Women Content in Units: Force Development Test (MAX WAC)
ARMY RESEARCH INST FOR THE BEHAVIORAL AND SOCIAL SCIENCES ALEXANDRIA VA
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The MAX-WAC research was designed to provide empirical data on the effect of increasing the proportion of women--up to 35--in noncombat Army units in the field. In fall 1976-spring 1977, the performance of 40 combat support and combat service support companies was field tested during the standard operational Army Training and Evaluation Programs ARTEP. ARTEPs are recently developed, performance-based, 3-day field exercises designed to indicate training needs. Tasks were selected, standard scenarios prepared, and scoring systems added for the MAX-WAC tests. Eight companies were selected from each of five types of units medical, maintenance, military police, transportation, and signal. Of the eight, 5 calibration companies with existing women were tested once to establish an expected scoring range and one company was tested twice to control for the effect of a later test. In the 2 experimental companies of each type a total of 10, the percentage of women was controlled at 0 and 15 in the initial test and increased to 15 and 35 respectively in a 2nd test 6 months later. Collateral questionnaires gathered background and opinion data from more than 6,000 officers and troops. ARTEP performance data indicate that the number of women, up to the percentages studied, did not affect unit ability to perform TOE missions as measured in the field. Officers perceived that leadership, training, morale, and personnel turbulence affect unit performance much more than proportion of women. Women were readily accepted, particularly when commanders accepted them.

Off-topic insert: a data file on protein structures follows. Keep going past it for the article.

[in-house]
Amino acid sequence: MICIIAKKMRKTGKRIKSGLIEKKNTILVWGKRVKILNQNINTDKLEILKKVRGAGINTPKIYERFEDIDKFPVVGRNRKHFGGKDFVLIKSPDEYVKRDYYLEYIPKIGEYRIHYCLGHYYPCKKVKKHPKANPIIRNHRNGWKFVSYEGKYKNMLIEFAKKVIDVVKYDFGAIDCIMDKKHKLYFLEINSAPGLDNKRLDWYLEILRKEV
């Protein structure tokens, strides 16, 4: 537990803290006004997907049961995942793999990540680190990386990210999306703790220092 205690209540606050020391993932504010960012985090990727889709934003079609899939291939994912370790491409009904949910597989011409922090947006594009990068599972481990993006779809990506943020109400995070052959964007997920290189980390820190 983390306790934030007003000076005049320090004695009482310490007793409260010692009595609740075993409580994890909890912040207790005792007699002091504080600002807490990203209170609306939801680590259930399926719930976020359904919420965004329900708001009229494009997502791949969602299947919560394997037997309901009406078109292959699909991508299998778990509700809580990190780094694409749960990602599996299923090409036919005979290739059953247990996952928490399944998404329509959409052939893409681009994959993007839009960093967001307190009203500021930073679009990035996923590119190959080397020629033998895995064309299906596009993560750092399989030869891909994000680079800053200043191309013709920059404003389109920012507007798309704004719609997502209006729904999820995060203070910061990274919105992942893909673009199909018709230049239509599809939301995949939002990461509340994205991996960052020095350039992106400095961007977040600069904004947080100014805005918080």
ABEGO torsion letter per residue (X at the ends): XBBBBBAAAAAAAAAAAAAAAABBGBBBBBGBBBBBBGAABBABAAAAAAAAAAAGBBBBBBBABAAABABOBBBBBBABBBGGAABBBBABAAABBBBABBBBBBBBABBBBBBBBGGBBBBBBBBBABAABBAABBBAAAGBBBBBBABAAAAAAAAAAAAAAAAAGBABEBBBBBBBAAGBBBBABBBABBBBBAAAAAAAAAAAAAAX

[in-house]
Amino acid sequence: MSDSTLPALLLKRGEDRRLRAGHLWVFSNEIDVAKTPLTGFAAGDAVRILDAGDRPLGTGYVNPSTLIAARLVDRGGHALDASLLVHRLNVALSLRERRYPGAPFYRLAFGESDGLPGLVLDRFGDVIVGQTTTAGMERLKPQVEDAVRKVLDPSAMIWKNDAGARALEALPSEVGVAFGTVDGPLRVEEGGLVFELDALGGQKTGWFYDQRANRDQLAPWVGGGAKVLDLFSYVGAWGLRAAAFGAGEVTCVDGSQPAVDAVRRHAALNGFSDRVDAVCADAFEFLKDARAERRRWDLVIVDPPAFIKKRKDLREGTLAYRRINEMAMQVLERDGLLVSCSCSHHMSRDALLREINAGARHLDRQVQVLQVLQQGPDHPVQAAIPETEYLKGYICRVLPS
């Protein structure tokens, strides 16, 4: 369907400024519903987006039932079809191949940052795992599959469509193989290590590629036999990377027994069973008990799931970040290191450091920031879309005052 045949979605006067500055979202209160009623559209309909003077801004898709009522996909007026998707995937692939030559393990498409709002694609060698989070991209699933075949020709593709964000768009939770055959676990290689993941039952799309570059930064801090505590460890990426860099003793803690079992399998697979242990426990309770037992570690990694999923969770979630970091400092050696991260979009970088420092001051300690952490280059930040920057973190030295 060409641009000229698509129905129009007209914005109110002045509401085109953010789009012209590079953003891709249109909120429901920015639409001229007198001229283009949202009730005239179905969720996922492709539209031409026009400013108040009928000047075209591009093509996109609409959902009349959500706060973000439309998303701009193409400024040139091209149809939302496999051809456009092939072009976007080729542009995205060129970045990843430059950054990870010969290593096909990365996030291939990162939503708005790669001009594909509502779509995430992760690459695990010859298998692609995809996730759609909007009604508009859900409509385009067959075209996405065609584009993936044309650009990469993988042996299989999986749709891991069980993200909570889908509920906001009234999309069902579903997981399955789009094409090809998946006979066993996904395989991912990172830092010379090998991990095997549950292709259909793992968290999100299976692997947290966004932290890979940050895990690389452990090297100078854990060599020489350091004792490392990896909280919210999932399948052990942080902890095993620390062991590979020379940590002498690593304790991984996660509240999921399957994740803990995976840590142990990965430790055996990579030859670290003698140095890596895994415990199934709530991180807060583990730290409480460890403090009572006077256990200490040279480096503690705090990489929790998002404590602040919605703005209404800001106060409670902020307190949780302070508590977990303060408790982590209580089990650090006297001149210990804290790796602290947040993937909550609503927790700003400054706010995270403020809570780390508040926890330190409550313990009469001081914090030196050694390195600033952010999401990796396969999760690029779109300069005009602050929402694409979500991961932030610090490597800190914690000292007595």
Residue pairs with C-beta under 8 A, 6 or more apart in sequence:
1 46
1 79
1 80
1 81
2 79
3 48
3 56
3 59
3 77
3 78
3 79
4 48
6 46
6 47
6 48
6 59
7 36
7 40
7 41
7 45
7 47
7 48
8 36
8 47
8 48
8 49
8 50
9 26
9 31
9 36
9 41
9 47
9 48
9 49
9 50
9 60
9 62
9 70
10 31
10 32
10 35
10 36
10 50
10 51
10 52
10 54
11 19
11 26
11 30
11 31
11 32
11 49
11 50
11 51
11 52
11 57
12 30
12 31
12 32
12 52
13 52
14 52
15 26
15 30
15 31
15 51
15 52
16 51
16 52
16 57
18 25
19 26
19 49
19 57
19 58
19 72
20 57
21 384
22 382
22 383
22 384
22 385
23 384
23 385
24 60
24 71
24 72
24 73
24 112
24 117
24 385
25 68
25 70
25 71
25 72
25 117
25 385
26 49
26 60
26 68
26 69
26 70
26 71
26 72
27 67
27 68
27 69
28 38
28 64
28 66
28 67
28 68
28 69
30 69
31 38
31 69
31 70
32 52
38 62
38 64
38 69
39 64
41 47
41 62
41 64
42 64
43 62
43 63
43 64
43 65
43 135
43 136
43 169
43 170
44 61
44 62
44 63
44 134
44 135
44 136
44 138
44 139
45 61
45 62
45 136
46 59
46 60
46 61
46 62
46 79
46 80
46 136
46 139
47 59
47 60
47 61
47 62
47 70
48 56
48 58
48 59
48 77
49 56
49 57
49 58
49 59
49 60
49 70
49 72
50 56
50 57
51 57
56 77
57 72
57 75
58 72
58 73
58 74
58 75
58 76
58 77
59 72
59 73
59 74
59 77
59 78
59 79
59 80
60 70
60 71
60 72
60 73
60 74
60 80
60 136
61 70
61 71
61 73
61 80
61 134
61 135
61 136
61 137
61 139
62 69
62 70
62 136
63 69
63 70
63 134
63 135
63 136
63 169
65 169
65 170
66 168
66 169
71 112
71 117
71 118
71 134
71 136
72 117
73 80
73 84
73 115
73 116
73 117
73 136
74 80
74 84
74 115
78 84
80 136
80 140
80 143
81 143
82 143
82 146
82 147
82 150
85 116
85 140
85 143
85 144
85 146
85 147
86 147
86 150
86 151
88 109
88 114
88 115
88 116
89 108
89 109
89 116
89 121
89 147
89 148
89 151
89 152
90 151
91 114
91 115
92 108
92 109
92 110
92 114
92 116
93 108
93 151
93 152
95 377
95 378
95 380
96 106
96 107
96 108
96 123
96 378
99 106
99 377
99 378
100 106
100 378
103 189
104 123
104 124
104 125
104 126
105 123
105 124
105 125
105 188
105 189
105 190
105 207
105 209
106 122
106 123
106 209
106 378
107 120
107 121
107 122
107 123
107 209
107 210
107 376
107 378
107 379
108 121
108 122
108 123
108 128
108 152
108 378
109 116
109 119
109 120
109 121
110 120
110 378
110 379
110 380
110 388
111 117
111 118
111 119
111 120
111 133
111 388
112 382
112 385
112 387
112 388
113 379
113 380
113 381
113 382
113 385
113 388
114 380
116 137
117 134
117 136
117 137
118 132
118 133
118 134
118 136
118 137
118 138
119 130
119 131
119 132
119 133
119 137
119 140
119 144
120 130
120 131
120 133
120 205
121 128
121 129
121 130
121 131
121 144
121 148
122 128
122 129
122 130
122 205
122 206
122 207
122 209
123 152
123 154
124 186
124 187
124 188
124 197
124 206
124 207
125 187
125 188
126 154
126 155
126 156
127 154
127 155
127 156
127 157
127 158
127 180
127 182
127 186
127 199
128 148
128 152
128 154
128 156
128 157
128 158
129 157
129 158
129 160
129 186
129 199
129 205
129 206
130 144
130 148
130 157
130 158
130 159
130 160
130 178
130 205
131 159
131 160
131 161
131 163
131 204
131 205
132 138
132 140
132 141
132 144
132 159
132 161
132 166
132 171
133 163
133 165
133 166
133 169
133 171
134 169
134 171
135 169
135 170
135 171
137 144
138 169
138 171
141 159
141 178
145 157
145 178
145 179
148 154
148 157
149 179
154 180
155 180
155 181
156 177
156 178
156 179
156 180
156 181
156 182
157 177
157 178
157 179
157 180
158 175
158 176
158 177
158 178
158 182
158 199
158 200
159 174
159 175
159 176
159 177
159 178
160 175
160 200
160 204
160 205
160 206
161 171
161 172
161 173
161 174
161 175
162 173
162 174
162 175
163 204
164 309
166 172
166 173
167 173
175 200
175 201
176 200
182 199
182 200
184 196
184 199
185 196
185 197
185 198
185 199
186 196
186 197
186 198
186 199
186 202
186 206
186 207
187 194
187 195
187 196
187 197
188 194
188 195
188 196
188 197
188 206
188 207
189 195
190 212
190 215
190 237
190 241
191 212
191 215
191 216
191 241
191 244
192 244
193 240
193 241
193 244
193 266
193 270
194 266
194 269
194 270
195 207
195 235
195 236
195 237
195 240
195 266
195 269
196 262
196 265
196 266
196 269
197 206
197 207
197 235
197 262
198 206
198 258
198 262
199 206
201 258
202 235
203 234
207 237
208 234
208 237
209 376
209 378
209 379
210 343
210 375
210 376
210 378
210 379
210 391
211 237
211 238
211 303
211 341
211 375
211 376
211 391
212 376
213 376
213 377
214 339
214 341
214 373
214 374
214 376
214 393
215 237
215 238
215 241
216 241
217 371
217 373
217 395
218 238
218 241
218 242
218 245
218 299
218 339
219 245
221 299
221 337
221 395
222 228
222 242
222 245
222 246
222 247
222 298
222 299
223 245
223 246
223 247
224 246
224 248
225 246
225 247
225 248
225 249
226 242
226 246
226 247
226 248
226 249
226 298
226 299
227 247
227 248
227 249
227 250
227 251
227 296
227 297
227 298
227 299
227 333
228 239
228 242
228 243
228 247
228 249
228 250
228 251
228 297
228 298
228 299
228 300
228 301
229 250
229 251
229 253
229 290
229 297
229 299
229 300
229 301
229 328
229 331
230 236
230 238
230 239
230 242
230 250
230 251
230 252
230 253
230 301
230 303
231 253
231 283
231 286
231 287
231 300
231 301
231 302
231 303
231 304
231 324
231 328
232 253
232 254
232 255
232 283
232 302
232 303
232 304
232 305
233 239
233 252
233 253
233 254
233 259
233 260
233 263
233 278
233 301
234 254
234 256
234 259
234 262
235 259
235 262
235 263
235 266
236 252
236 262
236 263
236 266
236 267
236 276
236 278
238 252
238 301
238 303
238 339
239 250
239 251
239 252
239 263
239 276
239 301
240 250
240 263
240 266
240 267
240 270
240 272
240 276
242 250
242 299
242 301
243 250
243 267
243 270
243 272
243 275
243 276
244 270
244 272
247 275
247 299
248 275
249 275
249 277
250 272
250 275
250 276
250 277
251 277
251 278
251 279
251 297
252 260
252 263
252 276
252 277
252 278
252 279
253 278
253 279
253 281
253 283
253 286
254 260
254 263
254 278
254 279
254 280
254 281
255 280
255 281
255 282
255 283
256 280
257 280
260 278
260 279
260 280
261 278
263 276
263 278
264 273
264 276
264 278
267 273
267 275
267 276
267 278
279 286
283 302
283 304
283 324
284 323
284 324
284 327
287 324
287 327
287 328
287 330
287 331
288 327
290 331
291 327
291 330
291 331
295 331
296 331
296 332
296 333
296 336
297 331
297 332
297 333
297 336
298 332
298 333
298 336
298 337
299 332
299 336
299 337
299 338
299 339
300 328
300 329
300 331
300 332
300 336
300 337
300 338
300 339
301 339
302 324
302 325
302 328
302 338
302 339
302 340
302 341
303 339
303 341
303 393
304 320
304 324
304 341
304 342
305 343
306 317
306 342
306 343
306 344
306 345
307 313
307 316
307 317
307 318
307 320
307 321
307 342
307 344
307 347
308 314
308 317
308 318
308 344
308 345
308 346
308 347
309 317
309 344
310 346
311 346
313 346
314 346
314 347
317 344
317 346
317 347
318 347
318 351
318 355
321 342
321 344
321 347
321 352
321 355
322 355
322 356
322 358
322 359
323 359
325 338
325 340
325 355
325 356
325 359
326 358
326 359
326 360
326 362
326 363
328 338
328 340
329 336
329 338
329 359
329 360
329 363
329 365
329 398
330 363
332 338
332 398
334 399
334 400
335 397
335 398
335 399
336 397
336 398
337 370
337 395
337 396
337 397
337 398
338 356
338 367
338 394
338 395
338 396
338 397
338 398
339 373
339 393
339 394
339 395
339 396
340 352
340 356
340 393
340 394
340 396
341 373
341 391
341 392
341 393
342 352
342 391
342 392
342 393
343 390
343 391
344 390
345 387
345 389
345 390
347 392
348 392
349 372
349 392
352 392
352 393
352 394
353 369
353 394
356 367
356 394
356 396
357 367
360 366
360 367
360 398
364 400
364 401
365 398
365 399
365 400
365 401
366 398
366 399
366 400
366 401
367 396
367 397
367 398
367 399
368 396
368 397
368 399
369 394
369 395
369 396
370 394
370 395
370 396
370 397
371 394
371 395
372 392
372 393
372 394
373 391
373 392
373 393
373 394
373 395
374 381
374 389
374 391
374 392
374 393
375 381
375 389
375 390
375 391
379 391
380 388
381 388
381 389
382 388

- Personnel Management and Labor Relations